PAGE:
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Associated Press, Published October 15 2013

Heavy rainfall setting records, forcing delays in harvest in North Dakota

BISMARCK — Rainy weather is setting records in North Dakota, leading to concerns about rural roads in the western oil patch and putting a damper on the sugar beet harvest in the east.

Bismarck, Dickinson, Jamestown, Grand Forks and Fargo all set daily rainfall records for Oct. 14 on Monday, according to National Weather Service reports. Fargo had the most rain, with 1.27 inches. Dickinson had 1.2 inches. There also was some scattered light snowfall reported in southwestern North Dakota.

The rain comes on the heels of an early October storm that dumped rain and up to 1 ½ feet of snow in southwestern North Dakota, and rain late last week. The recent wet weather has prompted officials in McKenzie County — in the heart of the bustling oil patch — to temporarily ban large trucks from gravel and dirt roads until conditions improve, according to The Bismarck Tribune.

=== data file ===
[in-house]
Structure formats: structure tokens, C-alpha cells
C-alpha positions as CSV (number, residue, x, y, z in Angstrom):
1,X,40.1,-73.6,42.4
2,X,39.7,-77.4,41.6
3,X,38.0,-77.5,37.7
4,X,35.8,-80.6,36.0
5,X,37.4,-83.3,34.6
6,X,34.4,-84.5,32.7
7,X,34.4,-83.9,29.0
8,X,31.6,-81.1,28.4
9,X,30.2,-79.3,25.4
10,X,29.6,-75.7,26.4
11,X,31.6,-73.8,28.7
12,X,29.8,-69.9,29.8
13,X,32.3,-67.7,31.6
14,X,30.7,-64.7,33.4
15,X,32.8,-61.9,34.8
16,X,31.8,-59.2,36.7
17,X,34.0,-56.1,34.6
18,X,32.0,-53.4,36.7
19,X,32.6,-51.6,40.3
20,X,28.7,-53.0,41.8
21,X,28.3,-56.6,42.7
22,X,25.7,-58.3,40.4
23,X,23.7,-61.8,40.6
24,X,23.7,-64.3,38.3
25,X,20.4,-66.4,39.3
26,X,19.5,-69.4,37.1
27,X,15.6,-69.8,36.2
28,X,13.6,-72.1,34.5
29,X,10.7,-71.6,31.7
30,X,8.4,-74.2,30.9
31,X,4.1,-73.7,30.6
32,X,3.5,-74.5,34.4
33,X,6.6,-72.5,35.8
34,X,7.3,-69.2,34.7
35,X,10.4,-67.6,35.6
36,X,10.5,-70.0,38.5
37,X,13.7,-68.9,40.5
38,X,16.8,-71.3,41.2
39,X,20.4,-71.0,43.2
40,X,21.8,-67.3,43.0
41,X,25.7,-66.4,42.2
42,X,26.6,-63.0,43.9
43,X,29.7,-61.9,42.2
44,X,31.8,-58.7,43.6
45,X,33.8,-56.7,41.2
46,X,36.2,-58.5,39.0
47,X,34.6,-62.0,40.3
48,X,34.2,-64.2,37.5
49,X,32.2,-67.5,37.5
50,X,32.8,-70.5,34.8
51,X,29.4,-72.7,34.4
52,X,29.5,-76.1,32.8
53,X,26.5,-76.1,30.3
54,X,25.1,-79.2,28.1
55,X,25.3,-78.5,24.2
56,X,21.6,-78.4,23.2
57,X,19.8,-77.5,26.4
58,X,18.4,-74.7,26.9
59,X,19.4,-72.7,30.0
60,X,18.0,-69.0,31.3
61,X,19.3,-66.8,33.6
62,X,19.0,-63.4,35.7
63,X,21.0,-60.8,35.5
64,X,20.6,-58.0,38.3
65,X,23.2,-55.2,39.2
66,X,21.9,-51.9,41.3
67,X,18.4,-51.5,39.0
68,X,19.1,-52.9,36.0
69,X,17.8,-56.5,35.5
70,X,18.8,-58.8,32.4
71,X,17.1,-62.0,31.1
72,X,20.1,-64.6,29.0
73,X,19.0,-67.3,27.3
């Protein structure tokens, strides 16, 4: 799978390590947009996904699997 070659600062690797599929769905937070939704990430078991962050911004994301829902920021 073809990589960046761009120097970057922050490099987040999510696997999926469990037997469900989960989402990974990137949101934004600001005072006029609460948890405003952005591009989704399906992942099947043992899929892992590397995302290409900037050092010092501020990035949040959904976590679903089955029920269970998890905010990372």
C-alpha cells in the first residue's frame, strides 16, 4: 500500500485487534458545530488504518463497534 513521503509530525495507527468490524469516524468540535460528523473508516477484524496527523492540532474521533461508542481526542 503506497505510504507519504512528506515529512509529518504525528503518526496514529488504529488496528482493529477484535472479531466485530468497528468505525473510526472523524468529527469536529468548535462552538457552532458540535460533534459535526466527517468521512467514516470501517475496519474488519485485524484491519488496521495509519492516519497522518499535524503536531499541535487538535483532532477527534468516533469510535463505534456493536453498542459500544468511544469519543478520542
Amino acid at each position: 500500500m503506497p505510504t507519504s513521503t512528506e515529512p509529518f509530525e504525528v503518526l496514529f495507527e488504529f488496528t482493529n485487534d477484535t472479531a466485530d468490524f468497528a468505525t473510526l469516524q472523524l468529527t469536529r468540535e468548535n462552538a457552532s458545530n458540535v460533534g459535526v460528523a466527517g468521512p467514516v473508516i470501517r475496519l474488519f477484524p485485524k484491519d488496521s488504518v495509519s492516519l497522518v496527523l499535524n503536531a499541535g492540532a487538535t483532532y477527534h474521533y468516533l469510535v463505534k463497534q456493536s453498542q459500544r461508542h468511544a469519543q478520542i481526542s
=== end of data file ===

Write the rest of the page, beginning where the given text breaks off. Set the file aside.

The county, which is trying to prevent expensive damage to saturated roads, has pulled anything heavier than 6 tons from rural roads, county road operations engineer Mike Dollinger said. Truckers are cooperating, and the ban means that school buses are the heaviest things out on the roads, he said.

"It's amazing how many trucks there are around, now that they're all parked," he said.

Officials in Stark County, also in the oil patch, are requesting a voluntary shutdown of heavy hauling on rural roads, except for services essential to keeping oil rigs operating, Road Superintendent Al Heiser told The Dickinson Press.

In central North Dakota, the rainfall has added to an already-established yearly record in the Minot area. The annual total at the North Dakota State University research center on the south edge of the city has now surpassed 30 inches, half a foot above the 1975 record of just under 27 inches, according to the Minot Daily News.

In eastern North Dakota, the rain has put a damper on the sugar beet harvest, leaving a lot of farmers in limbo, according to WDAY-TV. Fields are saturated and muddy, and winter is fast approaching.

"As it gets closer and closer to November, you get more and more antsy, and more and more concerned," Grand Forks area farmer Paul Mathiason said.

The weather service anticipates the Red River in Fargo could reach 22 feet by Saturday, 4 feet above minor flood stage, The Forum newspaper reported. Low-lying areas, one road and one bridge would be flooded.


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